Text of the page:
Everyone knows that tension (as in negative tension) is a bad thing for riders. We all get tense when we are nervous, but tension also frequently occurs when we try and place our body into a position it’s not used to. Sometimes this is because we have forced the position, at other times it’s because we have forgotten to breathe properly. The trouble is when we get tense, so does our horse, which causes an escalating circle with nervous riders and creates blockages in our horse’s rhythm.

Laughing or singing is a great way to ease tension, you can’t hold your breath and sing but equally you’ll probably get marked down in a dressage test if you trot down the centre line singing “Time Warp”!

If you have lifted weights at a gym, done Pilates, yoga or any of the martial arts you’ve probably been told how to breath correctly but even so most of us don’t remember to breathe correctly when we get on a horse.

When we breathe we need to think about our diaphragm, the powerful muscle that goes across our body under our rib cage. The front of the diaphragm is just below our sternum, cupping up into the rib cage and attaching to the front of the lower spine. When we inhale the diaphragm is pulled down, creating a vacuum in the lungs which allows us to draw in air. When we exhale, the muscle relaxes and the diaphragm rises and air is pushed out.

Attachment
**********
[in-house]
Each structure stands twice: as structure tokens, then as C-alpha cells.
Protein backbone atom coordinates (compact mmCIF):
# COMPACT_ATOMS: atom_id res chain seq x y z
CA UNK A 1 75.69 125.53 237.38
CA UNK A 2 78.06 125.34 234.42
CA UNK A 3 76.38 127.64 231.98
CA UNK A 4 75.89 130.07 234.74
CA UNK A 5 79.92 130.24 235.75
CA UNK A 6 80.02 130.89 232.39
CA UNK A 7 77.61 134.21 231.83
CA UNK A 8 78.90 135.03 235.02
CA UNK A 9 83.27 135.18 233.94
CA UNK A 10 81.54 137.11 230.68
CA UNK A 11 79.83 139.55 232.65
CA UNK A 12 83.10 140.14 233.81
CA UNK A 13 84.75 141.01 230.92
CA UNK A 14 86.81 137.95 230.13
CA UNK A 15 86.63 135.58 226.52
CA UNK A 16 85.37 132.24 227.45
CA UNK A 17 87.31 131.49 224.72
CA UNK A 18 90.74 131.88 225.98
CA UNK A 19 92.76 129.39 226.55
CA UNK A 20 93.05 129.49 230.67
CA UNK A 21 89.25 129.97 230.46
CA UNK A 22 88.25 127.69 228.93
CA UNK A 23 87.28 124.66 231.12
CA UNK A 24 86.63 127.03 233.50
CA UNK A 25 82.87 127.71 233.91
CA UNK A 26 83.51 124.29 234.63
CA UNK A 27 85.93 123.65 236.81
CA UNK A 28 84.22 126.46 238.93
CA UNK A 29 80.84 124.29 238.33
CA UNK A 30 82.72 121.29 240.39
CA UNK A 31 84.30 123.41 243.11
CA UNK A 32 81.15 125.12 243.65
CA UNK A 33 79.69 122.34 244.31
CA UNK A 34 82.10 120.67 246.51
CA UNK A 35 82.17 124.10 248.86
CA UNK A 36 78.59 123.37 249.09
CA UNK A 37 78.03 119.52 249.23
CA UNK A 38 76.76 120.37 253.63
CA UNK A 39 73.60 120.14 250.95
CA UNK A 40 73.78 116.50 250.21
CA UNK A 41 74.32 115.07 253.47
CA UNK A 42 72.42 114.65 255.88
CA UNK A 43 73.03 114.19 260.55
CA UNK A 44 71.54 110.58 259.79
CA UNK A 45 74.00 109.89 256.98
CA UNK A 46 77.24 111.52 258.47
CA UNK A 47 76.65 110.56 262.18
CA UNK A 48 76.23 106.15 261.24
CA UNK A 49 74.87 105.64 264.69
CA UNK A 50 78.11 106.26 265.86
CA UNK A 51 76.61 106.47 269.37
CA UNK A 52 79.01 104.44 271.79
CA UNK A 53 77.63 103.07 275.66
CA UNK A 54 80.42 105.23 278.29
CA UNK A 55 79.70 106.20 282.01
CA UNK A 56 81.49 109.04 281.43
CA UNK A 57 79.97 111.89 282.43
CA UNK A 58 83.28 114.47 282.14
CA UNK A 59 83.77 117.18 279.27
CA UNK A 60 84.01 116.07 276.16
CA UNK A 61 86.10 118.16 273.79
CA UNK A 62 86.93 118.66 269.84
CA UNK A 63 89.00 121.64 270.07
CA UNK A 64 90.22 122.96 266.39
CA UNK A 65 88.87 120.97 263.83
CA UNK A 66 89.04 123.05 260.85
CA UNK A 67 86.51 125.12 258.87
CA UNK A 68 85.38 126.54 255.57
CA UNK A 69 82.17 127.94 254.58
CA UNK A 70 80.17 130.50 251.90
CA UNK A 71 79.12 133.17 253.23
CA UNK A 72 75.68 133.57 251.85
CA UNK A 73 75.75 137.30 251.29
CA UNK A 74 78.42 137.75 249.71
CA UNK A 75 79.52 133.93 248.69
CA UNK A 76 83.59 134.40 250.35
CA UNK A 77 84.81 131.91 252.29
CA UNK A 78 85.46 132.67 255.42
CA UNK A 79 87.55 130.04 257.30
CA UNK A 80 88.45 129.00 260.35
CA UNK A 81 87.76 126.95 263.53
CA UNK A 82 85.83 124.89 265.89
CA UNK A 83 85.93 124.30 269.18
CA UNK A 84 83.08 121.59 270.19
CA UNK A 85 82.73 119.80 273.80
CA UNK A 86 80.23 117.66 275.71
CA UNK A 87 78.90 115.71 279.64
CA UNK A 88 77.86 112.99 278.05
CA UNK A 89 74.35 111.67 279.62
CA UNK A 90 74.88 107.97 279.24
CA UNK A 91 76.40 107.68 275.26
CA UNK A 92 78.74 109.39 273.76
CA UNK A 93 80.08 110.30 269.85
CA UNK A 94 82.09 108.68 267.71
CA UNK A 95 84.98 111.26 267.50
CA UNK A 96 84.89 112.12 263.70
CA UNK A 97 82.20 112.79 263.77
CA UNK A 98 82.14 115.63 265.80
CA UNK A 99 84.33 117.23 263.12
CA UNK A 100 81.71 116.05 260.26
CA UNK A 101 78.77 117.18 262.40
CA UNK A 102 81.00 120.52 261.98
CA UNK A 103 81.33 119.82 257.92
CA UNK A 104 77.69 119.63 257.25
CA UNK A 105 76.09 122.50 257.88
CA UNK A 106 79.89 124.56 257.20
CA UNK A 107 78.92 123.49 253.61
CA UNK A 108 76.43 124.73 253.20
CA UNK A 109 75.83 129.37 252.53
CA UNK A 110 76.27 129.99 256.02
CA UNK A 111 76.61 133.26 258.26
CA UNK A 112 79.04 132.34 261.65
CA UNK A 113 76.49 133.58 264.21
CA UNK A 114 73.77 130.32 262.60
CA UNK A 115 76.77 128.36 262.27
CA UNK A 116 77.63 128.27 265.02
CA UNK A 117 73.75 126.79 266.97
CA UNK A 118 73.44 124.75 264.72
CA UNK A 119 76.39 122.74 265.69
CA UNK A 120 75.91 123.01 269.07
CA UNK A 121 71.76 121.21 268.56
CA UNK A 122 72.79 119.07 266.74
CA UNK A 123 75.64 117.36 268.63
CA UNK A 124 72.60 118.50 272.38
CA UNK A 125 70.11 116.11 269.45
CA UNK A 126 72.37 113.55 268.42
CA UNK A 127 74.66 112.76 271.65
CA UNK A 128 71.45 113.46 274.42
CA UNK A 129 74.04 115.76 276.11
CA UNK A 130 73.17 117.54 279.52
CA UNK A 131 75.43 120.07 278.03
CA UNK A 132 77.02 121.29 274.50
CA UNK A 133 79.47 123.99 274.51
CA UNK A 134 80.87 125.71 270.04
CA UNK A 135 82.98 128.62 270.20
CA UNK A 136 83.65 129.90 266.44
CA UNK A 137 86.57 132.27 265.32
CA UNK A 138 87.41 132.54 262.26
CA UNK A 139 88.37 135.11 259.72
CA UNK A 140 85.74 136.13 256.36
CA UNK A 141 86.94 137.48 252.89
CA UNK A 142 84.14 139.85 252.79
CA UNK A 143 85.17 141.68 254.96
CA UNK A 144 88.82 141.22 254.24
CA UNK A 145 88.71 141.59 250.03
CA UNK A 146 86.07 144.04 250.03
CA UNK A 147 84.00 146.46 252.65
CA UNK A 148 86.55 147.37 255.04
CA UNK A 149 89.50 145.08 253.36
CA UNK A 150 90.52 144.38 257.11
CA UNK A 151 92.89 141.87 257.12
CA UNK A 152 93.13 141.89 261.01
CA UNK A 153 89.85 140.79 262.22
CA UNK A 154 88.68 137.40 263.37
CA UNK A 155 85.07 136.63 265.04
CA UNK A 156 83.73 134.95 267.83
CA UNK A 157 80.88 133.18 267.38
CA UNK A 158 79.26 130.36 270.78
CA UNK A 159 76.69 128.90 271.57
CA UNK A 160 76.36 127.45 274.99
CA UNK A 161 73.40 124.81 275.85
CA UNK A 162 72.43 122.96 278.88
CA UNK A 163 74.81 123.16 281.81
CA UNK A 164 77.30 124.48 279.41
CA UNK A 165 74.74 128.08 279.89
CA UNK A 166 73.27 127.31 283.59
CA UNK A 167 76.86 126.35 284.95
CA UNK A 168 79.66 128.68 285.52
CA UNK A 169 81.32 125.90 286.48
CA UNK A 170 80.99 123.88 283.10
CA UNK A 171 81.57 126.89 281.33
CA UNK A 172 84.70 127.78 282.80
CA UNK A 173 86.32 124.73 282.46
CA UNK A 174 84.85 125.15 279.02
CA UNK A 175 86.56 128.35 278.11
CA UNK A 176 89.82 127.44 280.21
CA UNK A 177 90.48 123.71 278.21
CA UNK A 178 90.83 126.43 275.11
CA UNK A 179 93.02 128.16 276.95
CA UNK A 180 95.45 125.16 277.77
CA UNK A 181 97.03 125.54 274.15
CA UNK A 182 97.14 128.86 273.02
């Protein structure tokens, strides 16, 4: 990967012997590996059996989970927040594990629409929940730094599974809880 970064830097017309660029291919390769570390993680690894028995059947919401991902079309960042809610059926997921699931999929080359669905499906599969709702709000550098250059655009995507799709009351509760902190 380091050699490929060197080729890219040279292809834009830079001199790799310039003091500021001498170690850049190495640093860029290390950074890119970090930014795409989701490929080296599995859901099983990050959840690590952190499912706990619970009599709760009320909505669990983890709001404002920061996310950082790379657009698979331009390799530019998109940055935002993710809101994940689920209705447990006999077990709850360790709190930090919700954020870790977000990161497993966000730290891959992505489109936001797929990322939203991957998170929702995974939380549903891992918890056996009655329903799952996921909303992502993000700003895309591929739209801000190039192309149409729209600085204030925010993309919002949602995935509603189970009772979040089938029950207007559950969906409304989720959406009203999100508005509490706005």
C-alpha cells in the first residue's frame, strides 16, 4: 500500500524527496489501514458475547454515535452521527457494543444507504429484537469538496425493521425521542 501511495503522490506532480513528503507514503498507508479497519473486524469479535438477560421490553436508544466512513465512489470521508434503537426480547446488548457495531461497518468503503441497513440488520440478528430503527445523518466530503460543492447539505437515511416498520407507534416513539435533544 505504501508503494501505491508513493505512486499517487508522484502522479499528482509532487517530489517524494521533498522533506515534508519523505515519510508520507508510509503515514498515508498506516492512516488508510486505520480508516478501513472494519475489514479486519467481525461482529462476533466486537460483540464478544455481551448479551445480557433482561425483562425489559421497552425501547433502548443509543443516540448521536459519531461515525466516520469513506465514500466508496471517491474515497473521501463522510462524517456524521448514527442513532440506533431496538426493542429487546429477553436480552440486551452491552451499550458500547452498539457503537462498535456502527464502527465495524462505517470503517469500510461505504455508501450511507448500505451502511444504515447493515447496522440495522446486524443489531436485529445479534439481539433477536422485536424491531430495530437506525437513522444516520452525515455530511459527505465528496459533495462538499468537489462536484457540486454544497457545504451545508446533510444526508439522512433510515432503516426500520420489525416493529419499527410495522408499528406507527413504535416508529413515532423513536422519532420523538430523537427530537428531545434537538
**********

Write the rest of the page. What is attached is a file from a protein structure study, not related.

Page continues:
The problem is that when you remind people to breathe, most of us just expand our upper rib cage and forget about our diaphragm altogether.  When we breathe this way, our shoulders go back and up and our whole upper body becomes rigid. And when our backs become rigid so does the back of our horse!

If we breathe correctly the rib cage expands naturally and our sternum lengthens and our shoulder blades go back and down.

To check you know how to breathe correctly,  lie on the ground and place your hands flat on your stomach just under your rib cage. If you are breathing correctly with your diaphragm, you will feel the action under your hands. Now try breathing from only your chest, you won’t feel any action under your hand and will feel your shoulders stiffen. Practice breathing properly, first lying down and then whilst seated. You’ll be surprised how difficult it can be to do correctly when you get on your horse!

So next time you ride, walk around the arena slowly and think about your breathing.

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